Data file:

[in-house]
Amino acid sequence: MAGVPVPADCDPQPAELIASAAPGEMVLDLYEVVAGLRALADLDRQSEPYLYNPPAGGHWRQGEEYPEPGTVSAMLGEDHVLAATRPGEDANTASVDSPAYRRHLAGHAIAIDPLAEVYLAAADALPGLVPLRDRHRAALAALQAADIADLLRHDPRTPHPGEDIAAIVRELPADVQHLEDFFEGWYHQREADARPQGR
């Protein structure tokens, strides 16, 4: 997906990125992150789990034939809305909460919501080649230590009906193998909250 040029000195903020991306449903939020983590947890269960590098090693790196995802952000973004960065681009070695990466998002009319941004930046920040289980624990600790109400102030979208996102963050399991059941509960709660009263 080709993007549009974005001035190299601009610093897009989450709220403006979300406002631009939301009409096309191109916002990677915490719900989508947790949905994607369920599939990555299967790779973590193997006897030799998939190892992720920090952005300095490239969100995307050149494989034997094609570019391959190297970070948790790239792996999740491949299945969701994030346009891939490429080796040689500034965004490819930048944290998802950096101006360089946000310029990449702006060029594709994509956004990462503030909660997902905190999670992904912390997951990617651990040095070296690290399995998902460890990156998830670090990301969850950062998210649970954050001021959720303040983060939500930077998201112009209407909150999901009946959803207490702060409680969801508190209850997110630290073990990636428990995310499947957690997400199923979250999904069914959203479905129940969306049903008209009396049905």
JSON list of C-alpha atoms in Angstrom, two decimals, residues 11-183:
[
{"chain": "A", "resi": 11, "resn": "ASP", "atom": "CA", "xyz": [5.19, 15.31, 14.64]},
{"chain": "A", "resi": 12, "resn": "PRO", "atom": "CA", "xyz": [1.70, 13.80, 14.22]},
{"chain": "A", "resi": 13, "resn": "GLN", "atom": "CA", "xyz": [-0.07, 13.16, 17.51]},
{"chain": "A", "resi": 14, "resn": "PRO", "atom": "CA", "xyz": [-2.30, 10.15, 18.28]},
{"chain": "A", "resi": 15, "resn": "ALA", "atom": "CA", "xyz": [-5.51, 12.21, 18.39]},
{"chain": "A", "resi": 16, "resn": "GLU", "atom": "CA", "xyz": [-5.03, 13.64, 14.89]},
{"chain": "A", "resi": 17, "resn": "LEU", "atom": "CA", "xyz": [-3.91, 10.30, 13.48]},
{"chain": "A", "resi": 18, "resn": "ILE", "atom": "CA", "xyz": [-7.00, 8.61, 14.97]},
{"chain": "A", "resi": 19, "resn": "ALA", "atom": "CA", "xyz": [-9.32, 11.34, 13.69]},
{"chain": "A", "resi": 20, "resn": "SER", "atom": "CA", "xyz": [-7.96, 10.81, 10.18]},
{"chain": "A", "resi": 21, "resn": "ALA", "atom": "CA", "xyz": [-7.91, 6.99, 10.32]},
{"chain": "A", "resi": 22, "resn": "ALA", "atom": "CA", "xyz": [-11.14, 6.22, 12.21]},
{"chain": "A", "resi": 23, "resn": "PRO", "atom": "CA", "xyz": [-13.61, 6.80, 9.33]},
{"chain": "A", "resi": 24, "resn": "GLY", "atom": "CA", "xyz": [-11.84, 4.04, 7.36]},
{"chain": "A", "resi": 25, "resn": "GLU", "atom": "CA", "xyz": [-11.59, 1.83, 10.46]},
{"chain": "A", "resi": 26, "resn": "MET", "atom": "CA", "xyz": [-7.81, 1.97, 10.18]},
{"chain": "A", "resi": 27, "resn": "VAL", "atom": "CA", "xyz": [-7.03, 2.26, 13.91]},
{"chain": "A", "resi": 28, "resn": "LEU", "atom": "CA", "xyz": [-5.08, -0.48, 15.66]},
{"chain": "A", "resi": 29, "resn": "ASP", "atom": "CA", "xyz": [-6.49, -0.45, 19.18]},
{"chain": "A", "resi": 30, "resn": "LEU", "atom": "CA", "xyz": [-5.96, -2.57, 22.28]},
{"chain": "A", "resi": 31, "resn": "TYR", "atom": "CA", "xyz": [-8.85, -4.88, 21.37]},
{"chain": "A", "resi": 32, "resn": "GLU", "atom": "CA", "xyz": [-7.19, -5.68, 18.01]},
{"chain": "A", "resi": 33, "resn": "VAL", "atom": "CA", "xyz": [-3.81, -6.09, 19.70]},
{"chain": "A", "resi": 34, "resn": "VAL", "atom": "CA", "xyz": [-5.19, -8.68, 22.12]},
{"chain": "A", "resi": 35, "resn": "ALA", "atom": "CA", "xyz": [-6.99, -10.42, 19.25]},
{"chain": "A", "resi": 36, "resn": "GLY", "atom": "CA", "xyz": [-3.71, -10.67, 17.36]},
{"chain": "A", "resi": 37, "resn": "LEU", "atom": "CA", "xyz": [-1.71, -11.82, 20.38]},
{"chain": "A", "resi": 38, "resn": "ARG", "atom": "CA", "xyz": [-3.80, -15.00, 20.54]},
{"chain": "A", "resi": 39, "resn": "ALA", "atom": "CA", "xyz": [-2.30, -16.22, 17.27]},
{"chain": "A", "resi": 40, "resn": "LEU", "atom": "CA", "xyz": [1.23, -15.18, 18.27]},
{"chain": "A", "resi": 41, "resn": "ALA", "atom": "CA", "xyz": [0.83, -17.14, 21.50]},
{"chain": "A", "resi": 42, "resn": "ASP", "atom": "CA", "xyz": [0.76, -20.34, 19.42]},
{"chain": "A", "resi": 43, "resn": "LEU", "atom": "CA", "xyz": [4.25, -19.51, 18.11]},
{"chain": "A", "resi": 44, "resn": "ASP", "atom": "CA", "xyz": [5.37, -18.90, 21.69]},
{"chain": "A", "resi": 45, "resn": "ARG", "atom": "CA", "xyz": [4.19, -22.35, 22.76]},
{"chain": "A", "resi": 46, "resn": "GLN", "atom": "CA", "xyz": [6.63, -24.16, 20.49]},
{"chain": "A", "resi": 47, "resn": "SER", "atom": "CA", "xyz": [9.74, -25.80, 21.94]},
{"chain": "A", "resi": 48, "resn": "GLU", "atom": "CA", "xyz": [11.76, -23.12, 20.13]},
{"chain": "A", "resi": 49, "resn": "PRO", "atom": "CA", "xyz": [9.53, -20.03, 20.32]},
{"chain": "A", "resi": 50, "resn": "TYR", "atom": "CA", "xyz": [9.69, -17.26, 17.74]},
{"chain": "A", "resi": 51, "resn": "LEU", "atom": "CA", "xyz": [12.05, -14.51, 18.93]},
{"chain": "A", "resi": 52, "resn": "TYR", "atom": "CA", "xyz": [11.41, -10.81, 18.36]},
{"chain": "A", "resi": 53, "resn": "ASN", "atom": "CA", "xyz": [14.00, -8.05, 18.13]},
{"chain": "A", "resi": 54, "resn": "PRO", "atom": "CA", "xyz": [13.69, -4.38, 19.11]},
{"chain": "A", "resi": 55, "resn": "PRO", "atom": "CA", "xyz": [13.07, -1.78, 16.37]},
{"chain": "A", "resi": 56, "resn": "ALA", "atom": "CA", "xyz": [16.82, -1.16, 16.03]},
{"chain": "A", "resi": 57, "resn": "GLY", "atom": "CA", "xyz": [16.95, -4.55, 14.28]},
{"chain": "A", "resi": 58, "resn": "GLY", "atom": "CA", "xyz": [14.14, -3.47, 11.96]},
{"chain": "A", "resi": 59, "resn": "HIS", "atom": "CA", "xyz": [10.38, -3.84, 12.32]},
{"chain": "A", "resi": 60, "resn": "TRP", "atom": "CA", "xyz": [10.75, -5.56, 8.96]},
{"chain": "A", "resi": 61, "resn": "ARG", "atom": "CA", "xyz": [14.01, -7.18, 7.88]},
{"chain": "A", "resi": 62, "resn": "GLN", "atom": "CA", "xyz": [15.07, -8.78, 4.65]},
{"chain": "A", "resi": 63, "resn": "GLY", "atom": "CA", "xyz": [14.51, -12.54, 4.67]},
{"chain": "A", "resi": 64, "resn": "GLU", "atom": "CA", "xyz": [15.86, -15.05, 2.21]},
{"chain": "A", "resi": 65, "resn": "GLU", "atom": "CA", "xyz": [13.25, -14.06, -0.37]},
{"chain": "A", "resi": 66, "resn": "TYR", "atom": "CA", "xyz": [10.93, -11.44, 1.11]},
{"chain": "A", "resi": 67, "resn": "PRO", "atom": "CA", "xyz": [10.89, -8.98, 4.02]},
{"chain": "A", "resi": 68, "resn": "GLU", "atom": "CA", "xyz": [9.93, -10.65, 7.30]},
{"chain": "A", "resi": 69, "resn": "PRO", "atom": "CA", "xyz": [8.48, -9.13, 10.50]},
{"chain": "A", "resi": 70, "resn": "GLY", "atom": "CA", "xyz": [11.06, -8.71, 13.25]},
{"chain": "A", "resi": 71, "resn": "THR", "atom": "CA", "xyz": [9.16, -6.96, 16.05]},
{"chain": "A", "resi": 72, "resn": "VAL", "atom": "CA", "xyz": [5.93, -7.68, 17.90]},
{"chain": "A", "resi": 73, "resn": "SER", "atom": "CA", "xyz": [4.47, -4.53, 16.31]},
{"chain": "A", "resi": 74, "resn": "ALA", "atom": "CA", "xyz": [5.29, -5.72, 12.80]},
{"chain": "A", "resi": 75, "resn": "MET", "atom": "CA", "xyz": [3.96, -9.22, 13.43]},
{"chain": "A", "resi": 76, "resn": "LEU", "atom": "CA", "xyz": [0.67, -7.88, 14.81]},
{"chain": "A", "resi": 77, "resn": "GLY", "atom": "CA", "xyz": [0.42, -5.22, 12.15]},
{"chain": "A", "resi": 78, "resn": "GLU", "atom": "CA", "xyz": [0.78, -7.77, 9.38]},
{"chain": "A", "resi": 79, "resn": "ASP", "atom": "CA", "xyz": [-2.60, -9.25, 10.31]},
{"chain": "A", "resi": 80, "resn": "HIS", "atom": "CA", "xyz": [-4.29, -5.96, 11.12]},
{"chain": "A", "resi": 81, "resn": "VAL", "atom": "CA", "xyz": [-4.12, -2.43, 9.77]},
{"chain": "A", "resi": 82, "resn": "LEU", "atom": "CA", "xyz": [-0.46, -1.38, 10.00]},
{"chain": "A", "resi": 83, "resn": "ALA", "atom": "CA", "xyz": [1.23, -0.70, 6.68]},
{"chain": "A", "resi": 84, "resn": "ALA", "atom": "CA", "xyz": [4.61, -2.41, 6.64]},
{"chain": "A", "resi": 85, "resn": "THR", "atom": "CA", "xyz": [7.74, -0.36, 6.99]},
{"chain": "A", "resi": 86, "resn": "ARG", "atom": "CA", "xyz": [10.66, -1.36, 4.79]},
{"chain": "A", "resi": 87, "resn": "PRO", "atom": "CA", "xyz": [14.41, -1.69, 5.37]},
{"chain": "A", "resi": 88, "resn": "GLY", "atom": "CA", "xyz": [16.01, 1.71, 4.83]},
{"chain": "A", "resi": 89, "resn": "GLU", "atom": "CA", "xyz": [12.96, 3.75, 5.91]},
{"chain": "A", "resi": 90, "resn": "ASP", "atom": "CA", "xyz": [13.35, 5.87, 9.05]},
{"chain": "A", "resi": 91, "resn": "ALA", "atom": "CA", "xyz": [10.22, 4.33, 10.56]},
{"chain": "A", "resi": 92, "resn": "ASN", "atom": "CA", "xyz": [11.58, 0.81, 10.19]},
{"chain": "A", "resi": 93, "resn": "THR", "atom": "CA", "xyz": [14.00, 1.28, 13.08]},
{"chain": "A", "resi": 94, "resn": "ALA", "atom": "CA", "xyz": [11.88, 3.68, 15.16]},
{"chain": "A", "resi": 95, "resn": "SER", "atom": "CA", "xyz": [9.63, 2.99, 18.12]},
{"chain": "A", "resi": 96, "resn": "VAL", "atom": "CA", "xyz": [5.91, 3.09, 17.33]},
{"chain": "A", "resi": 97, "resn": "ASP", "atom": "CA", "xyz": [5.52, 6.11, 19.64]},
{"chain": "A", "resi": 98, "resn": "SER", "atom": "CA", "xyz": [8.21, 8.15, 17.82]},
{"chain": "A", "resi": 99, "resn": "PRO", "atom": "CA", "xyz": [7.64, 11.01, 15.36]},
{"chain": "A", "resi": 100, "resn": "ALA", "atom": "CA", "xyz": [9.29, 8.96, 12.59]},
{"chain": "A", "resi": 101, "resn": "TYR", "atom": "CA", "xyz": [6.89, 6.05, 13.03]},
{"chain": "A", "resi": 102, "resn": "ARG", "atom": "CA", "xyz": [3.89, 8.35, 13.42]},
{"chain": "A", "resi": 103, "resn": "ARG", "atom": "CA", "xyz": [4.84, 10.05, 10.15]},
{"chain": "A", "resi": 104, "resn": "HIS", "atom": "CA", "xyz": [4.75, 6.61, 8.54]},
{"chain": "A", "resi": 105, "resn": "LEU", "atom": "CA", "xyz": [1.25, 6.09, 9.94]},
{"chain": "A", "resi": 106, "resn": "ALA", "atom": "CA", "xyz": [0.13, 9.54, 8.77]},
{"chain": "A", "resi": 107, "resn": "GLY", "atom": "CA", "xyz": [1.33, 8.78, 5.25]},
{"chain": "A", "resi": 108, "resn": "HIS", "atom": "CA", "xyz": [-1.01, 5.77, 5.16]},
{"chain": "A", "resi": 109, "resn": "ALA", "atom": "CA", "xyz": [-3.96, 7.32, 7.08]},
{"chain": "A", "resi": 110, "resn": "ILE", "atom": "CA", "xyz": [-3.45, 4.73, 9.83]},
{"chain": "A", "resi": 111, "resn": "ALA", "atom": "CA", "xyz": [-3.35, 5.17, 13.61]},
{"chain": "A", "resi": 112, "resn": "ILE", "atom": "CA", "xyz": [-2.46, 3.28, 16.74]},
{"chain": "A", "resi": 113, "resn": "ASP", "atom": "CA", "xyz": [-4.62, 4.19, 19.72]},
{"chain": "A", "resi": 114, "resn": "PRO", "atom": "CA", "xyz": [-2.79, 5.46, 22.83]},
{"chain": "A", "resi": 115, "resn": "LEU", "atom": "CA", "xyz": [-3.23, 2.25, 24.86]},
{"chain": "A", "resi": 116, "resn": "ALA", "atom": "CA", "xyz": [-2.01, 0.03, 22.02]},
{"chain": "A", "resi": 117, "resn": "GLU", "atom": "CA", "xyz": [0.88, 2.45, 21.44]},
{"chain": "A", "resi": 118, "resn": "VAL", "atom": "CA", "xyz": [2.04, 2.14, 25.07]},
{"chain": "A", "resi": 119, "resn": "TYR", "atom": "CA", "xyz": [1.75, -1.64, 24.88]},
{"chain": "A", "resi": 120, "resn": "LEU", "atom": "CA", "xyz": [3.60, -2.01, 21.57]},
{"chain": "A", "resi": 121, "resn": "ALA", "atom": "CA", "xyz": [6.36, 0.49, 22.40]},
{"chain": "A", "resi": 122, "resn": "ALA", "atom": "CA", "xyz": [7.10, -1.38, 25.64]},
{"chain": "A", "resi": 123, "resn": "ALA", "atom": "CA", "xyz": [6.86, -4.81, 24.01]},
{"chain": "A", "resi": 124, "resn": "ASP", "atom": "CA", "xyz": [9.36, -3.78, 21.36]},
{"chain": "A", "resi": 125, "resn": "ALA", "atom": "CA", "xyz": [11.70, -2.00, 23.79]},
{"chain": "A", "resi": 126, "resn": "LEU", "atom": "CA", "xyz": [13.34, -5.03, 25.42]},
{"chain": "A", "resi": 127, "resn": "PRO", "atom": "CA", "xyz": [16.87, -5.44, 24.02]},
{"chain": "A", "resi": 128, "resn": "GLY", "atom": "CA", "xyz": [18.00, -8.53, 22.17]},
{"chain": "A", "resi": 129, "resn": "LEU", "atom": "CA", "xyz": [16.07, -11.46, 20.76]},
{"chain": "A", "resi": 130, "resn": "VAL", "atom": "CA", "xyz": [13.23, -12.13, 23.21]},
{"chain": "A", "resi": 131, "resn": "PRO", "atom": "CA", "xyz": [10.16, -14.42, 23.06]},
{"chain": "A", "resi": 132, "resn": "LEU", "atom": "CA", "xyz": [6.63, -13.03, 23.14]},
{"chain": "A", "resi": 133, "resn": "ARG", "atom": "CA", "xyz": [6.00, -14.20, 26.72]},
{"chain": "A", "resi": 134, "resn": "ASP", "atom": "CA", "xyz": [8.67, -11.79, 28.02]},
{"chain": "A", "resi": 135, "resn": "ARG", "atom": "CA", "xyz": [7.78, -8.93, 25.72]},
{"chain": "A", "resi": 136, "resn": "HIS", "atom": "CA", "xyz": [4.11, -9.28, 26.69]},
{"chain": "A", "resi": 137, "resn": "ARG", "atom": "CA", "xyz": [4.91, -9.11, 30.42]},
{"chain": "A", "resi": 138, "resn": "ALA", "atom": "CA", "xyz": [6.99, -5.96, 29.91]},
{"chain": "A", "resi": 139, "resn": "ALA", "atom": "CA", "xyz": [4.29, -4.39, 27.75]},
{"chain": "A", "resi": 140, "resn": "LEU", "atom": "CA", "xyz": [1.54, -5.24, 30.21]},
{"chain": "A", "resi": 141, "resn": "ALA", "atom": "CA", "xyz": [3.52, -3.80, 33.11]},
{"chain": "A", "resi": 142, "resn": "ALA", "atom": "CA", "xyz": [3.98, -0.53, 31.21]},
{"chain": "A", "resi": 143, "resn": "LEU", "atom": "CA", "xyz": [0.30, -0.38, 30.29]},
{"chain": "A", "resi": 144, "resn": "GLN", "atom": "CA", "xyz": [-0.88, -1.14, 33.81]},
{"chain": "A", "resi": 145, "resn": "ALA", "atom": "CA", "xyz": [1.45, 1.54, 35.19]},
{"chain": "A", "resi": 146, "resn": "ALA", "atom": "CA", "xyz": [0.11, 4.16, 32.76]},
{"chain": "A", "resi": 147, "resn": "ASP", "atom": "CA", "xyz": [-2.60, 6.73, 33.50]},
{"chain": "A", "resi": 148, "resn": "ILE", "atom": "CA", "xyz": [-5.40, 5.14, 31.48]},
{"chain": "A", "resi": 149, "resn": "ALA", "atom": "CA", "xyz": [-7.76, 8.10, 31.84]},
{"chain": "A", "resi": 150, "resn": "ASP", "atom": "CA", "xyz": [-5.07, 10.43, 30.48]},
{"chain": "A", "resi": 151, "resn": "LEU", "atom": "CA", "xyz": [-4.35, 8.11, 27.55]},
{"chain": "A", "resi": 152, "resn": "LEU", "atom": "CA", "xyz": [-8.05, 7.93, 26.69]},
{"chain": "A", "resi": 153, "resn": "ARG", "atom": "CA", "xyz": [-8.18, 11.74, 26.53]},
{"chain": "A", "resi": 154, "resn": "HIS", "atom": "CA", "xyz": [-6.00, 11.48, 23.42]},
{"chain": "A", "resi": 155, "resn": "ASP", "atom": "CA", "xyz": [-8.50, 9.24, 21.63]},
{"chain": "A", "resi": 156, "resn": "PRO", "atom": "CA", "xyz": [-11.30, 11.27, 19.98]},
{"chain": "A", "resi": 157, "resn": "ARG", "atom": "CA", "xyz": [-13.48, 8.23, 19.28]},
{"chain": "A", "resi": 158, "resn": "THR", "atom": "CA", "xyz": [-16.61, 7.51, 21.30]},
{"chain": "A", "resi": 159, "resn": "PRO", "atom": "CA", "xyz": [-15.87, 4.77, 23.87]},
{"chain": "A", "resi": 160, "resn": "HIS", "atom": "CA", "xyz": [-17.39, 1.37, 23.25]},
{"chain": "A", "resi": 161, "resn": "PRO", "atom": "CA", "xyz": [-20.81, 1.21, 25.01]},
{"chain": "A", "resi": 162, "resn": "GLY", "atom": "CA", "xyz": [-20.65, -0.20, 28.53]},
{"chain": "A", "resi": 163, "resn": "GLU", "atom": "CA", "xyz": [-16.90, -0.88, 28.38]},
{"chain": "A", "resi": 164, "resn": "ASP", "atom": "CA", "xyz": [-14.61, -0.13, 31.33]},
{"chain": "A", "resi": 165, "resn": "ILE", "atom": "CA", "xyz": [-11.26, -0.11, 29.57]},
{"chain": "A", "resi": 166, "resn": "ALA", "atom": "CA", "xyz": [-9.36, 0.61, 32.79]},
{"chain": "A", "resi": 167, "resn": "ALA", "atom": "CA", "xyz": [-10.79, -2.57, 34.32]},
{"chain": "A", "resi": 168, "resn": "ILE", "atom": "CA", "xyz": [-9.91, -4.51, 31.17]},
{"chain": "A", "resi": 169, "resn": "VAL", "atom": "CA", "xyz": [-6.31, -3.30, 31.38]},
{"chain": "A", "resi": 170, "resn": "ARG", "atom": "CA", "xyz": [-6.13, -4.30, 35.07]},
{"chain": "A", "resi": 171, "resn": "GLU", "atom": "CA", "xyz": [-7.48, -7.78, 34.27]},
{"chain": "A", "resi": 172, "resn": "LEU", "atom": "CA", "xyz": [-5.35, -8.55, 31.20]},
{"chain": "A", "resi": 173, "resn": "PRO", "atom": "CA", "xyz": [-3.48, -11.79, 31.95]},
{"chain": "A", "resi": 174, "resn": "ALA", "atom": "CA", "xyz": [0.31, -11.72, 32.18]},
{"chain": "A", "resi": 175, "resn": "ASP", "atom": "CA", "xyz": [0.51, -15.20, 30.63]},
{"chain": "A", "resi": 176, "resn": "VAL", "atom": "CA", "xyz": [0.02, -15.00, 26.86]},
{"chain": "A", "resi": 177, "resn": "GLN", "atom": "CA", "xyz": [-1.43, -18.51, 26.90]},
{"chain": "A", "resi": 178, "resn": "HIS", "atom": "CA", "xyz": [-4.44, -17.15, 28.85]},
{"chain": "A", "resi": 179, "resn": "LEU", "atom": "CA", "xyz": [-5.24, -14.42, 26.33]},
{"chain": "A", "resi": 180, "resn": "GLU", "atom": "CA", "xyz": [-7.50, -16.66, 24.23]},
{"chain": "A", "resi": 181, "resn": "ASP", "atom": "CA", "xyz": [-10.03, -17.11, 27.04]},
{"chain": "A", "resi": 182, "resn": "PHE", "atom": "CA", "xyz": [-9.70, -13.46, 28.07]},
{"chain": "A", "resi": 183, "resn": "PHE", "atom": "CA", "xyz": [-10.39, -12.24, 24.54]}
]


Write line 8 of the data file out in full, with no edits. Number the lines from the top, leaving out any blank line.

{"chain": "A", "resi": 13, "resn": "GLN", "atom": "CA", "xyz": [-0.07, 13.16, 17.51]},